The protagonist, he goes by several aliases, but Michel Khoury appears to be his given name, is a former Palestinian refugee from Lebanon. His parents were murdered during the Israeli-sponsored massacres in the Sabra and Shatilla refugee camps. Stateless and without family he is fathered by a friendly Palestinian who in time teaches Michel the tradecraft of undercover work, but with a twist. The goal of these Palestinians is to undercut the piecemeal Oslo peace negotiations of the 1990s with a truly comprehensive peace deal between Palestinians and Israelis. Michel couriers secret messages around the world until he makes the one mistake no spy should ever make. He falls in love with a British girl. Khoury’s slow awakening to the entanglement of high stakes espionage he has entered, and how he has unwittingly dragged in his first real love, provides terrific suspense without ever dropping into polemic. Remarkably, this book eschews diatribe about middle eastern politics while embedding in one of the great political feuds of our time.
The war after the wars in Afghanistan and Iraq consists of 500,000 broken soldiers, men and women returned to the United States suffering from PTSD and traumatic brain injury (TBI). Five hundred thousand with invisible wounds to their brains. Asked to fight in invisible wars that most Americans failed to track, they served two and three rotations against enemies they could not find, but whose specialization in guerilla tactics ensured that our soldiers spent many of their days searching for improvised explosive devices. They watched their closest friends blown to small pieces, or had their own heads rattled against the roof of an exploding humvee. And when they could not function any longer they were sent home. The result, in addition to an ever-increasing rate of post-combat suicide, has been a half million cases of severe depression, unrelenting insomnia, flashbacks, anger, guilt, uncontrollable rage, and anxiety. This book reduces the painful numbers to a handful of real people struggling to reassemble their lives. Their plights are heart breaking in large part because Finkel’s writing is so delicately caring and insightful.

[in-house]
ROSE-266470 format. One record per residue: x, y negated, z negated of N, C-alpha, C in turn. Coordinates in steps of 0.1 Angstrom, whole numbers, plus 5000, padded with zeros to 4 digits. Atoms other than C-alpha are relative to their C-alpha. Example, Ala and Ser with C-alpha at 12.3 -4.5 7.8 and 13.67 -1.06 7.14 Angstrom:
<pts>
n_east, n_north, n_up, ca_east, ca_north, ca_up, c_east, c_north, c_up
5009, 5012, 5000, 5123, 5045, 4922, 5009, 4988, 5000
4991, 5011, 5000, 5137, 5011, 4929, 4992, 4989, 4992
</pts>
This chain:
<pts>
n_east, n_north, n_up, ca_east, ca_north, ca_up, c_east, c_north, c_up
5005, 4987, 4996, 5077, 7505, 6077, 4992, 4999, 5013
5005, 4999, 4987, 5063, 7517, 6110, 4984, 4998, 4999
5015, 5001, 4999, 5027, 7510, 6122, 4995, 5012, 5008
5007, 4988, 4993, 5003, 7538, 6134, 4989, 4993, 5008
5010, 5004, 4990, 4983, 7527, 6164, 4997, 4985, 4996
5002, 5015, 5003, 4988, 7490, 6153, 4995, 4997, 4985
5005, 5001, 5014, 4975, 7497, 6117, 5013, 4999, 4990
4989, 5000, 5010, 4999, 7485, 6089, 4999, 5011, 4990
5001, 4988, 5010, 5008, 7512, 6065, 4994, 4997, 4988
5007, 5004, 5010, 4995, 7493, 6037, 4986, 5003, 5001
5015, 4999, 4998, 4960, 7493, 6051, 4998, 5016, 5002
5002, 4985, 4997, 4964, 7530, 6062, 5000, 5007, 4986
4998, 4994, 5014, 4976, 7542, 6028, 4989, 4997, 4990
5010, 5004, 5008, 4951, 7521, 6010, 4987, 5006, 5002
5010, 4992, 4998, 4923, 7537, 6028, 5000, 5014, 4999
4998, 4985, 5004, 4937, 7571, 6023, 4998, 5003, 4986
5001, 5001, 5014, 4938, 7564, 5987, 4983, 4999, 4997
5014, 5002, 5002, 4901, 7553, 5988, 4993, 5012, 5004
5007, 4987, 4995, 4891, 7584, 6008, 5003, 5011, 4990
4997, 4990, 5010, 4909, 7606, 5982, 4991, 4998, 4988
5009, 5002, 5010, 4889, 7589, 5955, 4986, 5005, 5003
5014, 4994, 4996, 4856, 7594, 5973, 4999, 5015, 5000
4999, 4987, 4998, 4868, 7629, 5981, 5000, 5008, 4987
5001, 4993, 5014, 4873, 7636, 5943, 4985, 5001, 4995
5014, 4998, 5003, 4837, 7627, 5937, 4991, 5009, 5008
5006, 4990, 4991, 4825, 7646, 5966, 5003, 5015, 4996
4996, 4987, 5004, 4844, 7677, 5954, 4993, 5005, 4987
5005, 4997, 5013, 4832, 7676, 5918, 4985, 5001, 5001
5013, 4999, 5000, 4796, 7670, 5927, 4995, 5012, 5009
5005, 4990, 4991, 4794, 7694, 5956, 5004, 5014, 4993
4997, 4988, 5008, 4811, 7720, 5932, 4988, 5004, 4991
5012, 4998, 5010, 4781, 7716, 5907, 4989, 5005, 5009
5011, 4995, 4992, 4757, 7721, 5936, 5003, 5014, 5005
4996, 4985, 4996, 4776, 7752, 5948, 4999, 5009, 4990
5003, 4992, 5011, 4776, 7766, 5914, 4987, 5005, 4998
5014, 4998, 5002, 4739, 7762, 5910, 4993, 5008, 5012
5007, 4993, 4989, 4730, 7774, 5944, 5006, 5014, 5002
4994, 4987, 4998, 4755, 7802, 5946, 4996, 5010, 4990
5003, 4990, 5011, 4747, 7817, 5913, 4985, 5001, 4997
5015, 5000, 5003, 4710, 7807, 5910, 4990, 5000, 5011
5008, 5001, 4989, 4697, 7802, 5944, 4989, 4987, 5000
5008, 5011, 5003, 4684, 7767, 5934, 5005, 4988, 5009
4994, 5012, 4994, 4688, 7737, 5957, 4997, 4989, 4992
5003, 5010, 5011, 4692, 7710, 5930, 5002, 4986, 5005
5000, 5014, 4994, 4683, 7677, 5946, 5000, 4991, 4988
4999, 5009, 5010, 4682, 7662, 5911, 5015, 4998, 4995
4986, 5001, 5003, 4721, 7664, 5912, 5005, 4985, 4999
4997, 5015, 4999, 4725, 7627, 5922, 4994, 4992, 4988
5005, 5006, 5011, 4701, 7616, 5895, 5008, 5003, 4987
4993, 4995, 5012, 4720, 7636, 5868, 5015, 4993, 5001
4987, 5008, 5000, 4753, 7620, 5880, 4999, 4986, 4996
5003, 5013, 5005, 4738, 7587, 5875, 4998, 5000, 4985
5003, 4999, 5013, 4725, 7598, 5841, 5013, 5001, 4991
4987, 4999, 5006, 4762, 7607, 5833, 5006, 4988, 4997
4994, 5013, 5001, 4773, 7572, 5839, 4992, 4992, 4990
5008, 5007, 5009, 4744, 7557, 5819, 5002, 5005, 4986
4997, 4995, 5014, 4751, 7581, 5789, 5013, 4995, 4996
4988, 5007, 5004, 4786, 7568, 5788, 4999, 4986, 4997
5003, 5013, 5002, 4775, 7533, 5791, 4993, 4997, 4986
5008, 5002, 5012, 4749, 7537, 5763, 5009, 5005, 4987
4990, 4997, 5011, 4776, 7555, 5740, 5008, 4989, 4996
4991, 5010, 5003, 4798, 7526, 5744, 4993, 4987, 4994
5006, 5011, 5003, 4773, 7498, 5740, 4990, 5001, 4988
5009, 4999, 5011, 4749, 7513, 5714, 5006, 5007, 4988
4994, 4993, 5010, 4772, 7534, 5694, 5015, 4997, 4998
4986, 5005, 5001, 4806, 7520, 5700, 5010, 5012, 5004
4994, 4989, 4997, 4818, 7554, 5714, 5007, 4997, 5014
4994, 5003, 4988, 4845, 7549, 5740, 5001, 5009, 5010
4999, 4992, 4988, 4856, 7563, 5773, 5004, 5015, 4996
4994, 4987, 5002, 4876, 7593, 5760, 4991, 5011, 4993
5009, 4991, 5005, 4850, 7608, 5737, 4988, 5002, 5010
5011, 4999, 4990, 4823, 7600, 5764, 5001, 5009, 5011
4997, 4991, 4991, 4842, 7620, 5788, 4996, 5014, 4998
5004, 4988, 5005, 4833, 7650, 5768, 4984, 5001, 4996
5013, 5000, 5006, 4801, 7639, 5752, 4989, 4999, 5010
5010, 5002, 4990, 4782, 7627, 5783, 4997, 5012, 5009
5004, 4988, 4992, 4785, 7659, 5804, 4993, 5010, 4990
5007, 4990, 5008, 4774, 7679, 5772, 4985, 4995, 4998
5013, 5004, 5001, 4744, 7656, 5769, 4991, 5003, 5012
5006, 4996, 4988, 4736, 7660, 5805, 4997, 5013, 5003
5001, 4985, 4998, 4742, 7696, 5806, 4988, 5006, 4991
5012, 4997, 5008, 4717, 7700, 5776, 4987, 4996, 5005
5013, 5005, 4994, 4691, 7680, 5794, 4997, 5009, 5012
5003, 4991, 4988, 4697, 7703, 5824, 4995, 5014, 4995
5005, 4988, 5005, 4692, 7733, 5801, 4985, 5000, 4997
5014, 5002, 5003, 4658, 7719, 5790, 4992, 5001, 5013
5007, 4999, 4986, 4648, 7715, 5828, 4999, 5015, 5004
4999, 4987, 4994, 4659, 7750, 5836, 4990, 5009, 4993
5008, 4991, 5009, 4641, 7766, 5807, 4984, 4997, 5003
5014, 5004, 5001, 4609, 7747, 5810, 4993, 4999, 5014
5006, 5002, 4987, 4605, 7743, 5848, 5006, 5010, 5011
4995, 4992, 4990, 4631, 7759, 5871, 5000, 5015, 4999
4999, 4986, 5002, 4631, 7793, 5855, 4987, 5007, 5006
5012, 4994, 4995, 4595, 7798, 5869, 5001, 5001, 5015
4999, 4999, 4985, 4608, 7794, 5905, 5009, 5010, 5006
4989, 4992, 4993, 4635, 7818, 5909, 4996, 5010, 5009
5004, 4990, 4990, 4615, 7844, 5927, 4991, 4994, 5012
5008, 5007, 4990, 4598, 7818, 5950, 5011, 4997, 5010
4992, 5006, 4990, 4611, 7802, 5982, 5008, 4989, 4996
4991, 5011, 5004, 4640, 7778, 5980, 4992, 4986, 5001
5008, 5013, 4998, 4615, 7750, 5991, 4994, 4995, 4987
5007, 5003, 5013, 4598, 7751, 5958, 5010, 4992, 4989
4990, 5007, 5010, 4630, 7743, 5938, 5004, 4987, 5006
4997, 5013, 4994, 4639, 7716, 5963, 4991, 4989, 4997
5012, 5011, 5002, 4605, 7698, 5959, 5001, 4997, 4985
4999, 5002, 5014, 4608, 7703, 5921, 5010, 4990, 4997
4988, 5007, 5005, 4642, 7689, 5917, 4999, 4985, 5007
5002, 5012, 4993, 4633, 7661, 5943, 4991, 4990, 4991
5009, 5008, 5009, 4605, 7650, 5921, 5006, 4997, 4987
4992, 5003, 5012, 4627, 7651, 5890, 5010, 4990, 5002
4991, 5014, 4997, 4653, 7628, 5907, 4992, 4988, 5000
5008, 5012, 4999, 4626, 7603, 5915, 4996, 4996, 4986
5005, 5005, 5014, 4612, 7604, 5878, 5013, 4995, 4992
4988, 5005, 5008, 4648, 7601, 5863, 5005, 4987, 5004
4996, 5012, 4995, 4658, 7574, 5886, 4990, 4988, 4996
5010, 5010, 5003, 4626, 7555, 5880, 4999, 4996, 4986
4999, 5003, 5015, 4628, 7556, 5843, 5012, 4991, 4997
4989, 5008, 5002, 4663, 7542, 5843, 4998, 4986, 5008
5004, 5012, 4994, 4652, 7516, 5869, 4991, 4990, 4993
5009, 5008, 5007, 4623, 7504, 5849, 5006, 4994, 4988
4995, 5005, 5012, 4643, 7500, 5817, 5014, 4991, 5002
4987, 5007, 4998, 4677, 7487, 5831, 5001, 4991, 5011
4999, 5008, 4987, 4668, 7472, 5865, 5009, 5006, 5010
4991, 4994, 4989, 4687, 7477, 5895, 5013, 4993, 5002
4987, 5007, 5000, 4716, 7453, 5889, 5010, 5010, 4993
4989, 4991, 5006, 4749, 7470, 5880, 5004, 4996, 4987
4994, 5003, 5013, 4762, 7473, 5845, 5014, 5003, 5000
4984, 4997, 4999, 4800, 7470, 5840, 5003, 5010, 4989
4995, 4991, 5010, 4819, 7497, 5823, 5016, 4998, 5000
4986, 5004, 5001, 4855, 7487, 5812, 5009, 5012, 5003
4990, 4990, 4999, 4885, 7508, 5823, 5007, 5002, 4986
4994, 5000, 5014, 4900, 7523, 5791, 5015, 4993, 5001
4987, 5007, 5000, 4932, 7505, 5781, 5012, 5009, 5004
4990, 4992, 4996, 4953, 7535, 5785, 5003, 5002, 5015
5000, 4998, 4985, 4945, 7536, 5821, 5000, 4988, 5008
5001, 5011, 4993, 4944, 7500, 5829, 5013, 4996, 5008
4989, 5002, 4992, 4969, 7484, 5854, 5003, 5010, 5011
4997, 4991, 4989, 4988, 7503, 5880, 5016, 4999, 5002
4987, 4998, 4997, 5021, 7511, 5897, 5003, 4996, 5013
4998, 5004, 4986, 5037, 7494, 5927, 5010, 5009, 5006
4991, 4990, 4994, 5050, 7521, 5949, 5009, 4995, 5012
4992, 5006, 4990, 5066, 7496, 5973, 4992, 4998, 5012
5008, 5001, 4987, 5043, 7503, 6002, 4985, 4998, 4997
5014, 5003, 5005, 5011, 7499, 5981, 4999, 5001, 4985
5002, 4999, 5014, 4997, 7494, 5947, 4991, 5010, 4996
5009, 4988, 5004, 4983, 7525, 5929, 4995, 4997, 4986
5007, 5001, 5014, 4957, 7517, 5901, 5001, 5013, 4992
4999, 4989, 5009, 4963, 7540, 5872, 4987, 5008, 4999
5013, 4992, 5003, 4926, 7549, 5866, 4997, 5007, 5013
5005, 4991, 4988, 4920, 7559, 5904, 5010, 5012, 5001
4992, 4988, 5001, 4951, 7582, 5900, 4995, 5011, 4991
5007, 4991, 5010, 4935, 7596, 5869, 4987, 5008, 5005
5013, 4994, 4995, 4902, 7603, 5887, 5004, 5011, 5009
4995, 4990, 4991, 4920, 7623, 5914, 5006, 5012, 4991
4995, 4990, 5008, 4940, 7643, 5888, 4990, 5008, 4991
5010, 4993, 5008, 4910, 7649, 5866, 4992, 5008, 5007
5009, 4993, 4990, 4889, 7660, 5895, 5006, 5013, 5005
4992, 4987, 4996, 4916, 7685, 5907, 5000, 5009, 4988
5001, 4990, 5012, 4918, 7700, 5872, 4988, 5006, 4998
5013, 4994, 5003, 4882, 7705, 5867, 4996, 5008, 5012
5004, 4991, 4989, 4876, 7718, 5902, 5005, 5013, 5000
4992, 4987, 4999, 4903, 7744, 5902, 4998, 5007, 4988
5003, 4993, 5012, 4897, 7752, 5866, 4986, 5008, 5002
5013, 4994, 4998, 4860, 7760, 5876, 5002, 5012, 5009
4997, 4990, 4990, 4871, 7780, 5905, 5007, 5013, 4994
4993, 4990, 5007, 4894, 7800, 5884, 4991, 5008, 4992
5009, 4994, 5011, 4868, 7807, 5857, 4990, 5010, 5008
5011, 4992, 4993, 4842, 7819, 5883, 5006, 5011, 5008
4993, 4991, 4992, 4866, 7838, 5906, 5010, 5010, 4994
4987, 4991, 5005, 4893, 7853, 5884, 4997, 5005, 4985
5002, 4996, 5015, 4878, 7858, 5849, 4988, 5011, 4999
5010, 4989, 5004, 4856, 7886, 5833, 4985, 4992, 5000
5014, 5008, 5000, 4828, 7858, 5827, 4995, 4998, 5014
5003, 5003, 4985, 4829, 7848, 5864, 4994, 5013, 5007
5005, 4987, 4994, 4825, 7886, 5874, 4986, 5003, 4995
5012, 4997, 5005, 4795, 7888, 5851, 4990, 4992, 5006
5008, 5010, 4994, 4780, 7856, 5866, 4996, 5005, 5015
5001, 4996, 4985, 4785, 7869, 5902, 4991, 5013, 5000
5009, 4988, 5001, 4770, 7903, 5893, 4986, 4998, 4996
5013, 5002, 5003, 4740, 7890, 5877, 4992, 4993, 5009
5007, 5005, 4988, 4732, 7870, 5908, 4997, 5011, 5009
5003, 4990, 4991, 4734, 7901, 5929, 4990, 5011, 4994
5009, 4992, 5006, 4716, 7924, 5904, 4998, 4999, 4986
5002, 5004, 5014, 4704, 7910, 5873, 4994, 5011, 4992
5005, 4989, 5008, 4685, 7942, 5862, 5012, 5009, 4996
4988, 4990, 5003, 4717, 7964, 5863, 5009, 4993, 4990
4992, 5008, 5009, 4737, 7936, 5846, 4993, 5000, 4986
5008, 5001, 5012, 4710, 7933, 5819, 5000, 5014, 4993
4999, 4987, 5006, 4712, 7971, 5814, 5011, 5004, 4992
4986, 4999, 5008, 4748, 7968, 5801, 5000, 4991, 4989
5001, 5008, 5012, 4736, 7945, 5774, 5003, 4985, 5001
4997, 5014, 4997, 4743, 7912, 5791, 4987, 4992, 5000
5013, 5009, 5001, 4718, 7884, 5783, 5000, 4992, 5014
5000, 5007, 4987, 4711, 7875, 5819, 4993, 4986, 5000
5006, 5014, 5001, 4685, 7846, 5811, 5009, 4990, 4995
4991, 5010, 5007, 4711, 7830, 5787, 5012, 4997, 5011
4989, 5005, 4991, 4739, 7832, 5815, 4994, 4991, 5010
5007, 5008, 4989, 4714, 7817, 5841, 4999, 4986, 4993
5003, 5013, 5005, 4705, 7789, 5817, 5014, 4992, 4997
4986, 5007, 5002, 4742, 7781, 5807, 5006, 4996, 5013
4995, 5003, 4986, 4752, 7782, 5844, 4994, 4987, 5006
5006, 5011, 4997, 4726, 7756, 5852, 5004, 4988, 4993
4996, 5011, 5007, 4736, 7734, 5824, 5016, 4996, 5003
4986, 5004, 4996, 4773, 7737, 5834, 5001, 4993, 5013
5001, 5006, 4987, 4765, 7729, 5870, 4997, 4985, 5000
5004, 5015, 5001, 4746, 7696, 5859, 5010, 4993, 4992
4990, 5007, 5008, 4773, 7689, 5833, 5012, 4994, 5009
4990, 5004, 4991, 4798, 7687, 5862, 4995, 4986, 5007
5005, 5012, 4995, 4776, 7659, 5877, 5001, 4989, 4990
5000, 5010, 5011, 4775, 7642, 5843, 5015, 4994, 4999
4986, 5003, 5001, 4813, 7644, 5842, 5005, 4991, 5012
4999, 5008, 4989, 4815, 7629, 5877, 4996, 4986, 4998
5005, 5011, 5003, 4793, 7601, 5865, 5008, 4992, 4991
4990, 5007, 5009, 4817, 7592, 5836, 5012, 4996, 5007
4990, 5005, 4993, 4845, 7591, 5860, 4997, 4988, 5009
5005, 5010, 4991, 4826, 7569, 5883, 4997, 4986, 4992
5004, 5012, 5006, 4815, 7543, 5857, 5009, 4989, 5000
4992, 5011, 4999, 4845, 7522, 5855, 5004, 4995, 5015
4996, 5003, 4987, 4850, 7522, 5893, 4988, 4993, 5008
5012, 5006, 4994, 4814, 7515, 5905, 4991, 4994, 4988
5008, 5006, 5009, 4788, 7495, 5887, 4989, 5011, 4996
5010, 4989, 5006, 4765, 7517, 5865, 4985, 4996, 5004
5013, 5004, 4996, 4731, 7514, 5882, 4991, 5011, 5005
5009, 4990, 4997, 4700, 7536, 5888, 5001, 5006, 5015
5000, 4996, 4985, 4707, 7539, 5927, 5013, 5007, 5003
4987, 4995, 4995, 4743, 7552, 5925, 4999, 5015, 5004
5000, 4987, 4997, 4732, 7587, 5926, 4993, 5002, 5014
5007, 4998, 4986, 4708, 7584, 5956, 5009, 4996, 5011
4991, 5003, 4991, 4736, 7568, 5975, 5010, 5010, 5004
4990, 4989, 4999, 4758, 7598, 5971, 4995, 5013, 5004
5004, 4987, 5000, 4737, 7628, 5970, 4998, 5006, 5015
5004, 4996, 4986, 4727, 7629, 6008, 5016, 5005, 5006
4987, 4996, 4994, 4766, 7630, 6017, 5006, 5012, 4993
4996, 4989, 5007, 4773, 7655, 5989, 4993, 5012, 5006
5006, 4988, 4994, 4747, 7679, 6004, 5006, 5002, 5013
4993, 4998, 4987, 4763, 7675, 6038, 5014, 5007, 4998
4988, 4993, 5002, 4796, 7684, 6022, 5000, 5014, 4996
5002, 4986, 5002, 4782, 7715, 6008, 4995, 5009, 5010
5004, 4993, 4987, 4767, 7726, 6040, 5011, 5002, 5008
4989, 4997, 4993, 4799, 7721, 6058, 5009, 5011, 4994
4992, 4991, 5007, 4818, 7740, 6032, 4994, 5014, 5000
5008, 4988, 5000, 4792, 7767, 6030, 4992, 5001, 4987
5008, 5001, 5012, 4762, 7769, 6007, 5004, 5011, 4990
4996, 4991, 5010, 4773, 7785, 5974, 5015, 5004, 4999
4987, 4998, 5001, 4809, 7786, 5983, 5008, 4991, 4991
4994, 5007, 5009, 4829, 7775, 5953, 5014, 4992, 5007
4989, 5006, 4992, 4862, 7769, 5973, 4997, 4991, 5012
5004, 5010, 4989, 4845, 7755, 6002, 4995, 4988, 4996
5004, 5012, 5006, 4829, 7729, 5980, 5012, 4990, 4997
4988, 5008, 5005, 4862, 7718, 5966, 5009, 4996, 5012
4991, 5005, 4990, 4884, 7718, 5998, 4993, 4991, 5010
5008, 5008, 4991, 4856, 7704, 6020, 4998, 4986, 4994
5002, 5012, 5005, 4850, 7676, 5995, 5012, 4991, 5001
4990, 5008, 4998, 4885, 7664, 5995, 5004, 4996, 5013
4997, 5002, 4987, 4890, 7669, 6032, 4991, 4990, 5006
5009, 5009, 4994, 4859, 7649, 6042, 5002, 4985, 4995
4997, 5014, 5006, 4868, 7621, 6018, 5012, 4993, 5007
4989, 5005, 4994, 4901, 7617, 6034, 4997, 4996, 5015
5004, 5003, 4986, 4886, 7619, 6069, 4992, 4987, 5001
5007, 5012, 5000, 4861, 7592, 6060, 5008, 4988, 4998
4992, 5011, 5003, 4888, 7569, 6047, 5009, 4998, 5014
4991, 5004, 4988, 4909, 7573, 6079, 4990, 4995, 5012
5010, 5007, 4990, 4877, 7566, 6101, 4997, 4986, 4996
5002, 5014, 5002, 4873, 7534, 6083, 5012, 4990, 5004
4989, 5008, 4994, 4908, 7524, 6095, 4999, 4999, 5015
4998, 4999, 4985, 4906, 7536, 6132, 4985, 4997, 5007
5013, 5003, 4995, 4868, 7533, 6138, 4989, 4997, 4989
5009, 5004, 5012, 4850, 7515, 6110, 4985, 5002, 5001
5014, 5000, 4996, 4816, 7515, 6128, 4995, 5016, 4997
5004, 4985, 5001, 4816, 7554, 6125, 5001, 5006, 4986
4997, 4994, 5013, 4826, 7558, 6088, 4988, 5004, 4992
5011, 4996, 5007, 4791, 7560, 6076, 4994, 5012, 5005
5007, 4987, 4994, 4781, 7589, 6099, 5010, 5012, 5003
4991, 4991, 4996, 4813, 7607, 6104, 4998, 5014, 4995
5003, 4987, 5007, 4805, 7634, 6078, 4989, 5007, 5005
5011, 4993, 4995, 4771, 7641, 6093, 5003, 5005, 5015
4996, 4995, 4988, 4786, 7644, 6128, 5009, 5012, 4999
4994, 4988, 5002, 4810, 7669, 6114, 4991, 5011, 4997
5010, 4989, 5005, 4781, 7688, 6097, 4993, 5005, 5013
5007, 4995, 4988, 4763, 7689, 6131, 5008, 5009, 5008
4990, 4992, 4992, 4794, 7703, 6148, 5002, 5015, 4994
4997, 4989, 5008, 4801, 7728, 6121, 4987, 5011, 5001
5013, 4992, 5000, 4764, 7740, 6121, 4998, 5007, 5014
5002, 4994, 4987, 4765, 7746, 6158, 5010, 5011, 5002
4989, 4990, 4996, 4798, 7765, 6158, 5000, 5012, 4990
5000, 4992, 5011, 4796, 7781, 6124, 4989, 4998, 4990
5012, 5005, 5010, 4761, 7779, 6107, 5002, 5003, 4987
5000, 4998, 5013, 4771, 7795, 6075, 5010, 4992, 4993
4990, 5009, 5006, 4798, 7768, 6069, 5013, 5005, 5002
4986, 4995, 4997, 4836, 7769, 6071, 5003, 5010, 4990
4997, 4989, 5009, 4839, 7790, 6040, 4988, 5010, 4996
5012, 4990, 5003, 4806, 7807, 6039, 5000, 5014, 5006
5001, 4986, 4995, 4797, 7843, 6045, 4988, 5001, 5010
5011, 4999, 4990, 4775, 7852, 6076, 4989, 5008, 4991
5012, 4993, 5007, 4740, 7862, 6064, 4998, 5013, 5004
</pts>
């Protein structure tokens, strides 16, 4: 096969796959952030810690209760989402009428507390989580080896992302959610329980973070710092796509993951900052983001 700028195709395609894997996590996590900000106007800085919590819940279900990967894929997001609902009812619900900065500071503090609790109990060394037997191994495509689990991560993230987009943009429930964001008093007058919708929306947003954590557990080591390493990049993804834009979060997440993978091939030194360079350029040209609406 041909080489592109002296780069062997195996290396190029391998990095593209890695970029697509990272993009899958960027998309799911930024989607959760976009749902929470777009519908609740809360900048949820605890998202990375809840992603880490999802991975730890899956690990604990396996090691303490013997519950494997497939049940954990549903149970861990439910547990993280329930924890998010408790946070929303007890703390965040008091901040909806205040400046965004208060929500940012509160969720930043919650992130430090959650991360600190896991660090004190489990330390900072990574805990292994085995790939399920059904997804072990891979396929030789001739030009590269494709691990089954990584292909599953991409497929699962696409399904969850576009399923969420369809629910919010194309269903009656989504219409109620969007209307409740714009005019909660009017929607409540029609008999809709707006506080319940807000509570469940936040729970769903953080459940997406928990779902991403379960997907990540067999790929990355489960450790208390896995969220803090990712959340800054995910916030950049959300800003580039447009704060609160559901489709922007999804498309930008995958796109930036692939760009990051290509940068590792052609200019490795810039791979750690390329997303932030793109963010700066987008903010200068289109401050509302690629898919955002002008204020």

OK, it’s a period piece Spy Novel. Think Ian Fleming. Sean Connery. In this caper, Paul Christopher works for the CIA and he speeds around the world piecing together the hidden culprits behind JFK’s assassination. Christopher’s hypothesis is Oswald was hired in retaliation for American attacks on prominent Vietnamese families. I’m not much into Kennedy conspiracies — there seem to be an bottomless well of them — but the book rings true mostly because its author was a spook himself in the CIA. The craft of 1960s Cold War spying appears realistic even if from our current vantage point it feels like it is being rendered in black and white with a cheesy saxaphone soundtrack. Vietnam, the Congo, Rome, and Paris are all atmospherically accurate — you can just about taste the Parisian drizzle and can hear the street calls in Saigon — and the characters are about as authentic as any on Mad Men. I’m not sure anyone who was born after 1980 would get this book, but if you can recall the 1960s, Tears of Autumn is a nice trot down memory lane. Tears of Autumn is the second novel in the Paul Christopher series.